The underlying pathophysiology producing cervicofacial cyanosis, petechiae, and subconjunctival hemorrhaging in traumatic asphyxia is sudden elevation of venous pressure [2]. After violent compression of the thorax or abdomen, positive pressure is transmitted to the mediastinum, and blood is forced out of the right atrium, through the valveless innominate and jugular veins into the head and neck. Victims who anticipate trauma tend to hold their breath and close the glottis, further increasing the intrathoracic pressure, and this sudden marked increase in pressure in the small veins and capillaries causes rapid dilatation and minute hemorrhages, resulting in petechiae [2]. Where the vessels are not supported by the surrounding tissue, as in the conjunctival and buccal mucosa, or when the retrograde pressure is excessive, there is actual extravasation of erythrocytes from the vessels, with production of petechiae and ecchymoses [2,5]. Intracranial and retinal hemorrhages have been surprisingly infrequent in traumatic asphyxia. The only explanation for this offered so far, is that intracranial and intraocular pressures oppose the pressure in the blood vessels, thus preventing their rupture [2]. Majority of neurologic symptoms seen in traumatic asphyxia are caused by the indirect injury, which results in hypoxia. Reports have postulated that the pathogenesis of neurologic manifestations is related to ischemia of the brain or cord secondary to venous obstruction and elevated pressures [6-8].
The mild proptosis seen in this patient might have been secondary to medial displacement of orbital fat, together with retrobulbar hemorrhages. This disruption of orbital architecture may have been caused by the high intrathoracic pressure [9].
The prognosis for vision after traumatic asphyxia is usually good or temporary vision loss. But there have been a few cases of immediate or late blindness caused by retinal hemorrhages and cotton wool exudates in the fundus, which is known as traumatic retinal angiopathy. If there is no traumatic retinal angiopathy, the return of vision is usually prompt and complete [2,3]. Thus, the presence or absence of retinal angiopathy is a prognostic factor in the recovery of visual acuity. Out of 100 survivors of traumatic asphyxia, 16 patients experienced an immediate loss of vision, and only 8 among these 16 patients had no return or only a partial return of vision [2]. Most of these cases were reported before CT scans were routinely performed. From among these, there was the second case reported by Baldwin et al. [10], in whom the resulting visual acuity in the left eye was permanent blindness and optic nerve atrophy. But in that patient there was a head injury and widespread patches of retinal edema surrounding the left macula, so this may be a case of Purtscher's retinopathy [10]. In the case of permanent impairment where no hemorrhage involving the macula and/or optic disc can be found, some other explanation is necessary, as that in neurologic symptoms [11]. The high intrathoracic pressure is transmitted directly to the retinal vessels and may cause capillary rupture, reflex vasospasm, and subsequent tissue hypoxia within the retina. Initial vasospasm and vascular stasis with resultant ischemia may presumably lead to degenerative retinal changes [4]. Above all, both the duration and weight of compression are the most important factors in the prognosis of vision after traumatic asphyxia. Considerable weight can be tolerated for a short period, whereas a comparatively modest weight applied for a longer period may result in death [12]. Patient in this report was compressed for more than 20 minutes, and additional ischemic injury due to unstable blood pressure and depressed respiration in the early stage of trauma may have aggravated ischemia in the retina.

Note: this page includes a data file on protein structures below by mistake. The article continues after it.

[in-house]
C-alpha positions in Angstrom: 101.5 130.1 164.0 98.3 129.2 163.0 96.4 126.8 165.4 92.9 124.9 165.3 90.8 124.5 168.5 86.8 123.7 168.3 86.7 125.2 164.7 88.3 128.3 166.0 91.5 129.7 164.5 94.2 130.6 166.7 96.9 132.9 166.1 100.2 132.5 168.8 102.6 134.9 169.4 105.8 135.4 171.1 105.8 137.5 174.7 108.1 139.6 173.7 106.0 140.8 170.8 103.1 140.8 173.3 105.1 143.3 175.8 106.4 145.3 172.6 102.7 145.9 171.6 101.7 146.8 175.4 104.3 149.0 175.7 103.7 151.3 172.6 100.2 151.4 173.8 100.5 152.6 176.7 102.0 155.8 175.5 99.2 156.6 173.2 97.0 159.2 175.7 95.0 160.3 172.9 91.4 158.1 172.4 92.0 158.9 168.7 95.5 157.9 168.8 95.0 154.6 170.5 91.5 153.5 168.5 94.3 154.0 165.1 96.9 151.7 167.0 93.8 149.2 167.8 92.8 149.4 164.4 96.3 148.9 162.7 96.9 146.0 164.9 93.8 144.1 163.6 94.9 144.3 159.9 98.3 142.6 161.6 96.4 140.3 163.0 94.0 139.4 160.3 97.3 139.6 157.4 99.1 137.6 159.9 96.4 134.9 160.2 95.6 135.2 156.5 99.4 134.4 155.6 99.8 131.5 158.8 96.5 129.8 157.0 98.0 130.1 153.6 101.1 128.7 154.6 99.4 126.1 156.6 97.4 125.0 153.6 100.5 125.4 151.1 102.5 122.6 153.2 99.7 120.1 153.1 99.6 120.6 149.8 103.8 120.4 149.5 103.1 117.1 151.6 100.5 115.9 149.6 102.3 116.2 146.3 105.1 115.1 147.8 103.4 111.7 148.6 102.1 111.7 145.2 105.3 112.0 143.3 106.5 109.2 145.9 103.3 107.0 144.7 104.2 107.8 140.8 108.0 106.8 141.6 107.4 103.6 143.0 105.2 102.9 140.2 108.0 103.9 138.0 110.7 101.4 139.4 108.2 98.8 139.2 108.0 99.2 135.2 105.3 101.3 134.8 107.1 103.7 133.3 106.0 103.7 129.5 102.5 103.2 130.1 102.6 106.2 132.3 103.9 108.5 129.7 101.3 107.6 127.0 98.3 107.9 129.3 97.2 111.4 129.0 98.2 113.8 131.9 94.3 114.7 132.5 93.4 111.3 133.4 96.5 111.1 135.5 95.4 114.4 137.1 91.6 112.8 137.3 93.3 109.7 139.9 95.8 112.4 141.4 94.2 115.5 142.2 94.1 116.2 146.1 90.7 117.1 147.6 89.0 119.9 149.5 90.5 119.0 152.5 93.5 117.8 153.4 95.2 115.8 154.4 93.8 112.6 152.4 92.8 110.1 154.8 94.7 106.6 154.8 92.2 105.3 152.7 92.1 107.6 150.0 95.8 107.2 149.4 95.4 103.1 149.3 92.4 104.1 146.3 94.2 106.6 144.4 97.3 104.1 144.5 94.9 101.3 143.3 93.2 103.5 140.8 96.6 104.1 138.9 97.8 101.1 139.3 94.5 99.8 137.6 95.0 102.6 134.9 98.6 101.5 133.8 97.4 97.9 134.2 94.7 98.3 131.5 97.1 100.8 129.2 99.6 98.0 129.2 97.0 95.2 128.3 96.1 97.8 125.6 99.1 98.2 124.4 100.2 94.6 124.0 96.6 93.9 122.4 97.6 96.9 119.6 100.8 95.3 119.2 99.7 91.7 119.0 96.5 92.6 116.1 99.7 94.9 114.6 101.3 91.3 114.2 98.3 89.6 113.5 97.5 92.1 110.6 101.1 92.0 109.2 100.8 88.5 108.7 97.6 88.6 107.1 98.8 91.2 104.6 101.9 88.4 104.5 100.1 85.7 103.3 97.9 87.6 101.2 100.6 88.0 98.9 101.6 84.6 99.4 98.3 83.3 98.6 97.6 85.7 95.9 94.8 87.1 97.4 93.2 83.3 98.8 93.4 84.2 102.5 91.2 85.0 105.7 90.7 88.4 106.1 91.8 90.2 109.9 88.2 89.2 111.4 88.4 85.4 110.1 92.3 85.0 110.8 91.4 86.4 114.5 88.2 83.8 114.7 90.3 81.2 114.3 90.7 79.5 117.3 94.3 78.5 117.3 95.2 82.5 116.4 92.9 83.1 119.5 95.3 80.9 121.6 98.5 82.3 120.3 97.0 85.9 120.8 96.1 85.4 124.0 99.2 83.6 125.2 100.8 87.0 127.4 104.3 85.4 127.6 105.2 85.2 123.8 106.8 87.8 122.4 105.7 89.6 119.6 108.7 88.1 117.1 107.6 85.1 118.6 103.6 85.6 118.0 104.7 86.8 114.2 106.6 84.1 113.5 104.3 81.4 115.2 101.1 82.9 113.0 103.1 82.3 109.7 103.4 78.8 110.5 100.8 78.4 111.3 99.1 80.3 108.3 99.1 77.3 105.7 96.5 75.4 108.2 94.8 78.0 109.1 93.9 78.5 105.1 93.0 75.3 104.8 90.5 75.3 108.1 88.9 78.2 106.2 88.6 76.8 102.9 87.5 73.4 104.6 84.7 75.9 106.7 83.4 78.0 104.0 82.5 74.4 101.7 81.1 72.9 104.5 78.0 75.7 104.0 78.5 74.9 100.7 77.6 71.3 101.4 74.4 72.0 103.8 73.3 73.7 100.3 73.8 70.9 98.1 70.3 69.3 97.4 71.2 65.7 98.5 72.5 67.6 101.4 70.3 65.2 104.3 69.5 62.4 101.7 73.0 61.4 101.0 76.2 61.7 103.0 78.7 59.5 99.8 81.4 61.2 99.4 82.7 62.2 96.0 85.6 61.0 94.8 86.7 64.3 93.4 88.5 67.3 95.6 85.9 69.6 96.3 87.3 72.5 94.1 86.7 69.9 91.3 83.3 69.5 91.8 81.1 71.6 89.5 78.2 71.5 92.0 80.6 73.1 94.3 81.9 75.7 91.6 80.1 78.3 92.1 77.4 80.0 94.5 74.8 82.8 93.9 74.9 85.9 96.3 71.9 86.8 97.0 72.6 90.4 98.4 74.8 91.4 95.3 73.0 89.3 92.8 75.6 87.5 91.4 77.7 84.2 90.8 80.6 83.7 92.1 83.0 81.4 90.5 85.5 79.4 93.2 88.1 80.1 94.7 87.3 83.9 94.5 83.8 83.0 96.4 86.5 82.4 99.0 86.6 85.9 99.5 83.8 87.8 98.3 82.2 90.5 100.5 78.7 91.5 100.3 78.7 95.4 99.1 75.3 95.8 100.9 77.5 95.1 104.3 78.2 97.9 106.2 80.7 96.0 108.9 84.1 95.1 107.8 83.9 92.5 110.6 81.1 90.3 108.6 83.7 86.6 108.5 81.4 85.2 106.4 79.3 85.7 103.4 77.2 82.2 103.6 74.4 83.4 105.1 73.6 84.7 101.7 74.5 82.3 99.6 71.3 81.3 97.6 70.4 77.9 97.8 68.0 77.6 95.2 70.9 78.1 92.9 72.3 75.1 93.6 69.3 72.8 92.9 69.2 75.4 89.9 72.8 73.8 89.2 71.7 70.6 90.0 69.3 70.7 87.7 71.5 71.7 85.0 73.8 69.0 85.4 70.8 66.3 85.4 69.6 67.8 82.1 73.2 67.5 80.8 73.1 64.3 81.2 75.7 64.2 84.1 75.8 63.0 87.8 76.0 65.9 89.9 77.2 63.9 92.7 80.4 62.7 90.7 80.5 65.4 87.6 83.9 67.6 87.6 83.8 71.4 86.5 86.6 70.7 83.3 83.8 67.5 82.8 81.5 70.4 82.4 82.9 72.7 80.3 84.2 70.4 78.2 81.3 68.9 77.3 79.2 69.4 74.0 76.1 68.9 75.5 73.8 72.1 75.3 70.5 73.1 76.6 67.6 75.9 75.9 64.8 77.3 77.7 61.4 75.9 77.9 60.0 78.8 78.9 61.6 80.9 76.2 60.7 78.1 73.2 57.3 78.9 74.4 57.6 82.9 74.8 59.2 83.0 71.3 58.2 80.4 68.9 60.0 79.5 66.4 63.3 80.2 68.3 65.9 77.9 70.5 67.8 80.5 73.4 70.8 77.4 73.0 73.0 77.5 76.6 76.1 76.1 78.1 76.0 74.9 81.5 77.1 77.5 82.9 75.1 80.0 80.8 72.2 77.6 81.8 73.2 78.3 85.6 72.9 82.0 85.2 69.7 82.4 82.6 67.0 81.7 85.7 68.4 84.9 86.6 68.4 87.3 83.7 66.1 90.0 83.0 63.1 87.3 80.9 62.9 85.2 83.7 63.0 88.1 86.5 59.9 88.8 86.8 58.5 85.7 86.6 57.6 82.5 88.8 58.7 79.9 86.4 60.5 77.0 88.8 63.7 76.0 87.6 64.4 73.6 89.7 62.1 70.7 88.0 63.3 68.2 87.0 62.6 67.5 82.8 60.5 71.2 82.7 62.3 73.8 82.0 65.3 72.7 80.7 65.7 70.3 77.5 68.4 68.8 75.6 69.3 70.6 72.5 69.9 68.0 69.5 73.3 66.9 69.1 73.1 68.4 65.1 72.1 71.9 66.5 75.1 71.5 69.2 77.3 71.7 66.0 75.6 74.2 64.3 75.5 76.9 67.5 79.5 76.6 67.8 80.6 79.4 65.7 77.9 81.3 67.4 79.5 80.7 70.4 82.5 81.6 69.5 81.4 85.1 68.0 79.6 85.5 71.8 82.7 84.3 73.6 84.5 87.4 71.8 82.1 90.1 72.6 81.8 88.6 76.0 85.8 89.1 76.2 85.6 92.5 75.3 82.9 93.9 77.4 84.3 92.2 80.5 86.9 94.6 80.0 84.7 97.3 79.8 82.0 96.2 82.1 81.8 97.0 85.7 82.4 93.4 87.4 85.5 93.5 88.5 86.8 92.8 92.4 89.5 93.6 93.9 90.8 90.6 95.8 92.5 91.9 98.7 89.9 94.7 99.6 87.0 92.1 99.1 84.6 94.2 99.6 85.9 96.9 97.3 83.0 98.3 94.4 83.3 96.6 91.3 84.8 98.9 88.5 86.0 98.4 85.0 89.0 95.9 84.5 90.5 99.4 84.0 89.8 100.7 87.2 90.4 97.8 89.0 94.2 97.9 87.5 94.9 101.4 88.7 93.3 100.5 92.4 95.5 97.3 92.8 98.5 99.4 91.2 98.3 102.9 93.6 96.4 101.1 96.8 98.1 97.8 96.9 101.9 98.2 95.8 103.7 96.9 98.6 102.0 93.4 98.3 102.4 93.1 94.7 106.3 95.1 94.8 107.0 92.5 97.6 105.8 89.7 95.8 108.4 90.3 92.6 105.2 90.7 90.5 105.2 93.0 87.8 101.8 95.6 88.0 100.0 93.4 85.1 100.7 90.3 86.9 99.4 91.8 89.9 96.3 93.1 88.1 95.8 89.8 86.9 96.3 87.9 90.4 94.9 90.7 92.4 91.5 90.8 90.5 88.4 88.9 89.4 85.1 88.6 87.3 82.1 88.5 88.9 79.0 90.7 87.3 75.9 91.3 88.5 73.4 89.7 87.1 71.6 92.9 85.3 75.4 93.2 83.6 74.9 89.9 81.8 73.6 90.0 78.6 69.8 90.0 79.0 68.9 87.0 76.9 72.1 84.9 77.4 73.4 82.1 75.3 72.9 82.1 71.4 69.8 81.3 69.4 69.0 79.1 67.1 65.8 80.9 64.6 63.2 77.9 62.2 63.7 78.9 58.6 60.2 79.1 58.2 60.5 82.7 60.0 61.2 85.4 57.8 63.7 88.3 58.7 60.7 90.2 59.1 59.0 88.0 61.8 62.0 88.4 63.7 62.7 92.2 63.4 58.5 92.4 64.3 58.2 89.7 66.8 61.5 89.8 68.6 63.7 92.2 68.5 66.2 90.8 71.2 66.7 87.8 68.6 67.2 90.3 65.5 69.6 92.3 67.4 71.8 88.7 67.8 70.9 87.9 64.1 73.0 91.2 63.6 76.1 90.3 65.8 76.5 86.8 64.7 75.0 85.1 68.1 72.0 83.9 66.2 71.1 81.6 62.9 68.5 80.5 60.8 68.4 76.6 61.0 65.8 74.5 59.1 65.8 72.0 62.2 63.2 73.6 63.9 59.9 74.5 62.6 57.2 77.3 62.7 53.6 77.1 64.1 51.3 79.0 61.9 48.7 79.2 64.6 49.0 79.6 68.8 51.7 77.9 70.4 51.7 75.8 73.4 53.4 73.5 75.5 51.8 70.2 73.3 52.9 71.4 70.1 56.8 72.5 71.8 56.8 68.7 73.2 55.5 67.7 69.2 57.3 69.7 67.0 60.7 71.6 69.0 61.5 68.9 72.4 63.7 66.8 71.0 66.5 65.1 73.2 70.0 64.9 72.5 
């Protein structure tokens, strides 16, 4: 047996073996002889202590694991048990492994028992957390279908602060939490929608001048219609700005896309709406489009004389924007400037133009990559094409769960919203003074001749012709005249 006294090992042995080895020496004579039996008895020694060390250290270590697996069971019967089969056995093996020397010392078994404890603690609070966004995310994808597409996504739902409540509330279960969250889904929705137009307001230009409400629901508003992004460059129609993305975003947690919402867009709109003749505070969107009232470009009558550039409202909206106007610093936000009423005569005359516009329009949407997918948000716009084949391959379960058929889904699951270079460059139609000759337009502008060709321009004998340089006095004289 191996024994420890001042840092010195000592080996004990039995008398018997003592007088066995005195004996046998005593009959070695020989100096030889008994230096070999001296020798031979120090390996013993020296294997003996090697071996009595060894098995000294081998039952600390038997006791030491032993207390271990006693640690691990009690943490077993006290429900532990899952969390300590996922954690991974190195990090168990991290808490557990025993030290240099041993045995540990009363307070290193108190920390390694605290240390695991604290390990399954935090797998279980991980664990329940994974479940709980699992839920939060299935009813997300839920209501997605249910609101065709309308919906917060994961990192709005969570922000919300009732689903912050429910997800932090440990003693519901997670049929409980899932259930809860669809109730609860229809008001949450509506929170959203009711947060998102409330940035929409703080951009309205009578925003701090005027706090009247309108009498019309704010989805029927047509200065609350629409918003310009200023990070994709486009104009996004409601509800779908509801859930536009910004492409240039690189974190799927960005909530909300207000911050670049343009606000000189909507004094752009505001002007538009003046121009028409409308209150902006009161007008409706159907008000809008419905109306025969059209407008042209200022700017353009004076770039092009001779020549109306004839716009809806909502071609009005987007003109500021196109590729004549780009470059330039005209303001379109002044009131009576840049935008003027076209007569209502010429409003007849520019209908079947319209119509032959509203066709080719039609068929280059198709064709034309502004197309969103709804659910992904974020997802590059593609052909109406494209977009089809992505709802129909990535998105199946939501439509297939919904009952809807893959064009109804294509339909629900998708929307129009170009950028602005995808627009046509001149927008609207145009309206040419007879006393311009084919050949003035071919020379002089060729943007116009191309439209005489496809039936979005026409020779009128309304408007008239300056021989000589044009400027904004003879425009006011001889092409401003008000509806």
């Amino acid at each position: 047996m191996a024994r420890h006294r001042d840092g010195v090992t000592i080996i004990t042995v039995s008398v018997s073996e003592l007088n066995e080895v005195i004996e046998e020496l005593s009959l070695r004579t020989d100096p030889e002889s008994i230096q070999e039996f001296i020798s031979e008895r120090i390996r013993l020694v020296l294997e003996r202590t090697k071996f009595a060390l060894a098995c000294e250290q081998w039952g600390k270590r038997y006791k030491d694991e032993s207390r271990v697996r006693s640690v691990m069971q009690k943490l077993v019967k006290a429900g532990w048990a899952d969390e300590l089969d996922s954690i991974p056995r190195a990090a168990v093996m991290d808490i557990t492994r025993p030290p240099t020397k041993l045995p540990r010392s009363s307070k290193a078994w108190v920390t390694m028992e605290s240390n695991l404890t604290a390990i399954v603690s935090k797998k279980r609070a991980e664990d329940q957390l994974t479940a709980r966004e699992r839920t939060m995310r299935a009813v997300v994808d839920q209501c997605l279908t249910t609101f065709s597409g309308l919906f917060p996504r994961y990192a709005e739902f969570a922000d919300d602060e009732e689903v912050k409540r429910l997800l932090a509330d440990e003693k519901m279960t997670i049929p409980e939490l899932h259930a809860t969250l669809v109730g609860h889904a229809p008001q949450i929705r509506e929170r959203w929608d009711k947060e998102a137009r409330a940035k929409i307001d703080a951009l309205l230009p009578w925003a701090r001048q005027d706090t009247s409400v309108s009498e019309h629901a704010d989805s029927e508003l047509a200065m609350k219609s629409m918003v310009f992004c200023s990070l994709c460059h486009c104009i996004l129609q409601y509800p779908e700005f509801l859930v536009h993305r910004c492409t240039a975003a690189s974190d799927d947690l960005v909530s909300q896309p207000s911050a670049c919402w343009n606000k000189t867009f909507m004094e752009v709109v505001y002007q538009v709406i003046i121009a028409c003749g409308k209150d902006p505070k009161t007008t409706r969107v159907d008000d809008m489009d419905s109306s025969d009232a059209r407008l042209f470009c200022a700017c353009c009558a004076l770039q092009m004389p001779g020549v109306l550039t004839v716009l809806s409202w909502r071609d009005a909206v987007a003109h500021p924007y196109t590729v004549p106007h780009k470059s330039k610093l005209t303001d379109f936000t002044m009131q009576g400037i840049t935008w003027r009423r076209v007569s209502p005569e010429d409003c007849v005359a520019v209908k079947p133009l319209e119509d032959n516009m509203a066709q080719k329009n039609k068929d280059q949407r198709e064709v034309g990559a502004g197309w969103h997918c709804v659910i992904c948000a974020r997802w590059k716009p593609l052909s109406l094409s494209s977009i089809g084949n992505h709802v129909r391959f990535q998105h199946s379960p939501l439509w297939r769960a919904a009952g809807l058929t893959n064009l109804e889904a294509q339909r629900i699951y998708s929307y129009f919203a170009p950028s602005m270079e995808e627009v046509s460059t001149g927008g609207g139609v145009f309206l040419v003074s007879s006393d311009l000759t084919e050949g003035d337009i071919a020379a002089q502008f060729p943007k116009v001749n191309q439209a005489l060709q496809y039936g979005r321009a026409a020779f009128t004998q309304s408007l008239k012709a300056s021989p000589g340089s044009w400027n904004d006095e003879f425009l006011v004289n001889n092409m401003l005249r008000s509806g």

This case demonstrates that ischemia of the optic nerve associated with retrobulbar hemorrhage may be postulated as one of the causes of permanent visual impairment following traumatic asphyxia. Even though the amount of hemorrhage was small, optic nerve ischemia could have been aggravated by a combination of the relatively long duration of compression, inadequate ventilation, arterial hypotension, and venous hypertension. In managing traumatic asphyxia, a complete ophthalmologic examination should be performed and documented. This is particularly important in patients who may inaccurately report visual impairment, such as children and patients with prolonged unconsciousness, especially intubated patients with retrobulbar hemorrhage.

Figures and Tables

Fig. 1
Severe bilateral subconjunctival hemorrhages, chemosis, severe eyelid swelling, and mild exophthalmos were found.
Fig. 2
Admission axial computed tomography scans of the orbit demonstrated bilateral retrobulbar hemorrhages, mild proptosis, and severe eyelid swelling. Note the orbital fat interposed between the globe and medial wall of the orbit.
Fig. 3
Visual field test shows the marked field defects in both eyes 6 weeks after injury.


No potential conflict of interest relevant to this article was reported.